200-253 AD - Two-faced Origen taught “orthodoxy” publicly to some students, and esoteric occultic religion, at the same time, to special, “elect” pupils.

Created the Hexapla through many servants —a bunch of versions, with his own version and notes as well.

October 312-337 - Politician and Emperor Constantine maneuvered himself into being “bishop of bishops” and the first pope. He also convened “church” councils to determine what doctrines would be accepted in his “Christianized” empire.

380s-405 - Stuck-up scholar Jerome made his own Catholic Latin version of the Greek and Hebrew Bible books and added apocryphal books he translated from various languages.

Aug 24, 410 - Visigoths invaded Rome. After Rome fell, the Bishop of Rome collected properties, making this counterfeit church the most powerful entity, both religious and political.

During this period, Church Councils met to resolve questions that arose about various doctrines:





First Ecumenical Council (Nicea)


Doctrine of Christ’s divinity; Easter made to never be the same as Passover

2nd Ecumenical Council (Constantinople)


Doctrine of the Trinity

3rd Ecumenical Council (Ephesus)


Mary defined as bearer of God (theotokos). This was the official beginning of Catholic Mary being called “the mother of God.”

4th Ecumenical Council (Chalcedon)


Jesus defined as 100% God, 100% man


Some things the committees decided were scriptural. Others were not. The moral of the story is we don’t need councils. We need scripture. We need to trust scripture. So, we need to have scripture we can trust.

Modern church scholars have come up with different groupings of these “church fathers”:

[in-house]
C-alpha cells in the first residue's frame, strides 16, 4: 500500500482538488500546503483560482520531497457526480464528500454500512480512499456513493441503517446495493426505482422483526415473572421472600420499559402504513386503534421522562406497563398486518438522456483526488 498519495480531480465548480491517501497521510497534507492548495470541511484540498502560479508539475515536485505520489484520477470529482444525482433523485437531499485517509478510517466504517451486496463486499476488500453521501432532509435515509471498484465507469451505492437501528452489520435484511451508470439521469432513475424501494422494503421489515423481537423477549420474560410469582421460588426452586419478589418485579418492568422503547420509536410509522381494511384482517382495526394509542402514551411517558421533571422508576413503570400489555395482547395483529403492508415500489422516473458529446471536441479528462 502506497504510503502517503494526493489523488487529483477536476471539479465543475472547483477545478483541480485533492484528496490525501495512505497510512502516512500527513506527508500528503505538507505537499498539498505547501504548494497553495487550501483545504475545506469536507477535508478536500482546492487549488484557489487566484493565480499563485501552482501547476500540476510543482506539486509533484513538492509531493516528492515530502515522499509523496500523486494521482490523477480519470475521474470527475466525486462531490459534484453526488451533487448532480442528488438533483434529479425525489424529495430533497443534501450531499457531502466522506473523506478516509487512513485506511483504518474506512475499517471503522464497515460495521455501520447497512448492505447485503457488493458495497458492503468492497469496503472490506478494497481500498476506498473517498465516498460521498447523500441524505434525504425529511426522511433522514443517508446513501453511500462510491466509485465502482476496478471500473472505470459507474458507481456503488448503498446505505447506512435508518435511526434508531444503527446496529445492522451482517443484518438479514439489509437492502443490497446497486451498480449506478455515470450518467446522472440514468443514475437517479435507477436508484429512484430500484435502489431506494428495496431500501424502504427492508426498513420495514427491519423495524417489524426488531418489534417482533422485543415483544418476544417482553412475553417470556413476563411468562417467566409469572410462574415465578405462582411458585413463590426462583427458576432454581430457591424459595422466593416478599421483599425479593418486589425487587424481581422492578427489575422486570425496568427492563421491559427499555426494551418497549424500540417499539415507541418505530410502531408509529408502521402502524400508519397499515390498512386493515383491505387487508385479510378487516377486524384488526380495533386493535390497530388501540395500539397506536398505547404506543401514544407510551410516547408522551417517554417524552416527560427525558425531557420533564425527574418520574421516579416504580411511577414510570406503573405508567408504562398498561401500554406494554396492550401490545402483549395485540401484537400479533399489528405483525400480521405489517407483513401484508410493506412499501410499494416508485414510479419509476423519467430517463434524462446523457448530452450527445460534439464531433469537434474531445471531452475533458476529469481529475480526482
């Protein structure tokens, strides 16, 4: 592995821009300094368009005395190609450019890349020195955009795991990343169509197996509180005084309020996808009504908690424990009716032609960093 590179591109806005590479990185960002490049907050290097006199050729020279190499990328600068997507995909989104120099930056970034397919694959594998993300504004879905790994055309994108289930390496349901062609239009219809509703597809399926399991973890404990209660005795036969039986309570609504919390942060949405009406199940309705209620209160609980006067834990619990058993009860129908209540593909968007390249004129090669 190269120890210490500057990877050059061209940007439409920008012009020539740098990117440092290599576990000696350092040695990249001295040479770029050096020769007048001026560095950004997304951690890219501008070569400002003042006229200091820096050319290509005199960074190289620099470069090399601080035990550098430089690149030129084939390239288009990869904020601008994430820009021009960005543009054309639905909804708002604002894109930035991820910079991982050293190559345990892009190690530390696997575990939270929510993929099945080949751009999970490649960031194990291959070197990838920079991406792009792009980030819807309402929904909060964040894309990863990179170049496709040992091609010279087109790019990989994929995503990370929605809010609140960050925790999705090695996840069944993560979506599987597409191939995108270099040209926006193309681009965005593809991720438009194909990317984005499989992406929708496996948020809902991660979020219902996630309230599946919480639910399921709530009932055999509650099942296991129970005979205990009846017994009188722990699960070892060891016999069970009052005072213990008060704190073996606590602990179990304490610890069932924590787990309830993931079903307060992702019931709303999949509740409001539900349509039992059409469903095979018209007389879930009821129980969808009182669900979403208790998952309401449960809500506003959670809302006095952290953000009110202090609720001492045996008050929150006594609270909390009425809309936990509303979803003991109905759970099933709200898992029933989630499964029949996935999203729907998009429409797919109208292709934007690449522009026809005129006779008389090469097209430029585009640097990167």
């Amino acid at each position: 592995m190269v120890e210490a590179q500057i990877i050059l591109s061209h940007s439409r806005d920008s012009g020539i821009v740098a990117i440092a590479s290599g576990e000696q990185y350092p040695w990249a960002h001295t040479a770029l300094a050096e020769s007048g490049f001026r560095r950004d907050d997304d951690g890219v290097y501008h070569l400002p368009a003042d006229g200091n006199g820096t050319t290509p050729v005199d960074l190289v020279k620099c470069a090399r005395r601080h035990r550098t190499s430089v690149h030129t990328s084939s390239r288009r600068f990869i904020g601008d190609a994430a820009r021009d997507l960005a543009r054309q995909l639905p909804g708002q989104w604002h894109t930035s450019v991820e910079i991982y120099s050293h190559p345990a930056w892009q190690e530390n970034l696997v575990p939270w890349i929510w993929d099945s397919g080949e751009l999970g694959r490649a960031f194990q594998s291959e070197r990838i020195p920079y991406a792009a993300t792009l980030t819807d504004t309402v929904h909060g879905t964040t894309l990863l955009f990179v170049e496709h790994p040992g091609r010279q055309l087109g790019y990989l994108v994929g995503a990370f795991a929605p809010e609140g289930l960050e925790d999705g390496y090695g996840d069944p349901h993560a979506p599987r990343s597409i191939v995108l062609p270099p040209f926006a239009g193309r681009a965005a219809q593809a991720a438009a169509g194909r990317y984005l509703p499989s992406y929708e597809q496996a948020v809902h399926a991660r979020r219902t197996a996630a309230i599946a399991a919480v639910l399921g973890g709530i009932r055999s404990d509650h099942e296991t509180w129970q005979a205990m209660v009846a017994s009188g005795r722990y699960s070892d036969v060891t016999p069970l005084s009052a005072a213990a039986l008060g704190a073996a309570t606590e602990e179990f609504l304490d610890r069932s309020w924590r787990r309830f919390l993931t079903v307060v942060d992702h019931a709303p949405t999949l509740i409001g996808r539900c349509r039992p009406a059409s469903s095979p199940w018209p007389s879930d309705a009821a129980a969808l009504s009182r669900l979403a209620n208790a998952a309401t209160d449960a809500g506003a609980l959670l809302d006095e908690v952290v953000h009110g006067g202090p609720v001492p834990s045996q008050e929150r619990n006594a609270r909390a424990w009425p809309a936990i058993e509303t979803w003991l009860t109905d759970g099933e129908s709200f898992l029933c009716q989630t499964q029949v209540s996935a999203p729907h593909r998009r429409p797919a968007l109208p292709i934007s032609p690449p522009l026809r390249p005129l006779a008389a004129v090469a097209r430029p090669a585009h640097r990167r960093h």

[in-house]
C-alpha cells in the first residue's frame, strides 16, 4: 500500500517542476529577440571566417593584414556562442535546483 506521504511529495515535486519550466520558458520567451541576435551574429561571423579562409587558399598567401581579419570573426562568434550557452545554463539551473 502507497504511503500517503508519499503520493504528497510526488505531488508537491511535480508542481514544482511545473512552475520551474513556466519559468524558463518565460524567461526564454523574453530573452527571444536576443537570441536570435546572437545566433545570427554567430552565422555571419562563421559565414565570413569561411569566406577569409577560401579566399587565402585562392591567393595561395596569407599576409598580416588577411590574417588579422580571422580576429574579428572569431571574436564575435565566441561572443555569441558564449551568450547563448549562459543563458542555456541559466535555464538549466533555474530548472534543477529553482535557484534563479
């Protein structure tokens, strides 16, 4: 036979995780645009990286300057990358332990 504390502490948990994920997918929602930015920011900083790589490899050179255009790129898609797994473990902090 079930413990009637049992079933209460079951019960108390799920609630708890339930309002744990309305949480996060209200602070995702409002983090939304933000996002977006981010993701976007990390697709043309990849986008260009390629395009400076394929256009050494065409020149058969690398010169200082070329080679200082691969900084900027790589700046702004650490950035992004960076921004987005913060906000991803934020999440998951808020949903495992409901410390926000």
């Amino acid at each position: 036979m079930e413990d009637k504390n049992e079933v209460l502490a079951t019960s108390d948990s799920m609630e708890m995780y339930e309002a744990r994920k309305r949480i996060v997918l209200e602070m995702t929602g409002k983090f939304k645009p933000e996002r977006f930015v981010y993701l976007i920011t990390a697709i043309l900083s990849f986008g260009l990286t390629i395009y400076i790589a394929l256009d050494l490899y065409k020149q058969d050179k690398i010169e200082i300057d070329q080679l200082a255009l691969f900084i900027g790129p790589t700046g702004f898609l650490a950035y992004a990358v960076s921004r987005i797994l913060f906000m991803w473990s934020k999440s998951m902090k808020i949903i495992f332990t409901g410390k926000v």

• Apostolic
  • Post-apostolic
  • Ante-Nicene (Before the council of Nicea in 325.)
  • Nicene
  • Post-Nicene (After the council of Nicea.)

And they were grouped another way by language:

  • Greek Fathers
  • Latin Fathers

These guys are all a mixed bag. Soon after the apostles died, some began venerating dead people. Christians who died for their faith would have their graves visited by other Christians, who lifted them up above the rest of them.

One story of this quasi-worship given to dead people involves Origen, who, as a teen, tried to run and die with the martyrs one day when his dad, Leonidas, was being led away to be beheaded for his faith. His mother held him back only by hiding his clothes. His sense of modesty, at least, overrode his passion for following other Christians to their death.

Origen became one of the most prominent “fathers” in the modern text critic’s history of the Bible. Origen’s own Greek Septuagint, the 5th column of his giant parallel Old Testament called the “Hexapla,” became the main version of the Septuagint Old Testament that circulated from that day forward in the proto-Catholic churches.

Why is Origen important? He was an extremist in just about every sense of the word. Like Freemasonry, he taught both exoteric doctrines (the religion seen by the public) and esoteric (secret doctrines for the “initiated” or “elect”).

The codices [CO dih sees], “big books,” that are labeled as “Alexandrian,” are known as Sinaiticus, Vaticanus, and Alexandrinus. Nowadays those are the Greek Bibles that scholars connect to Origen and what they consider his Septuagint.

Origen has continued to be revered by Catholics, text critics, Protestants and even occultists. We must be careful when examining his writings. He is a truly mixed bag. He was honest in one regard: his work on the Hexapla did at least use symbols to note which words were translated from the Hebrew, and which were not.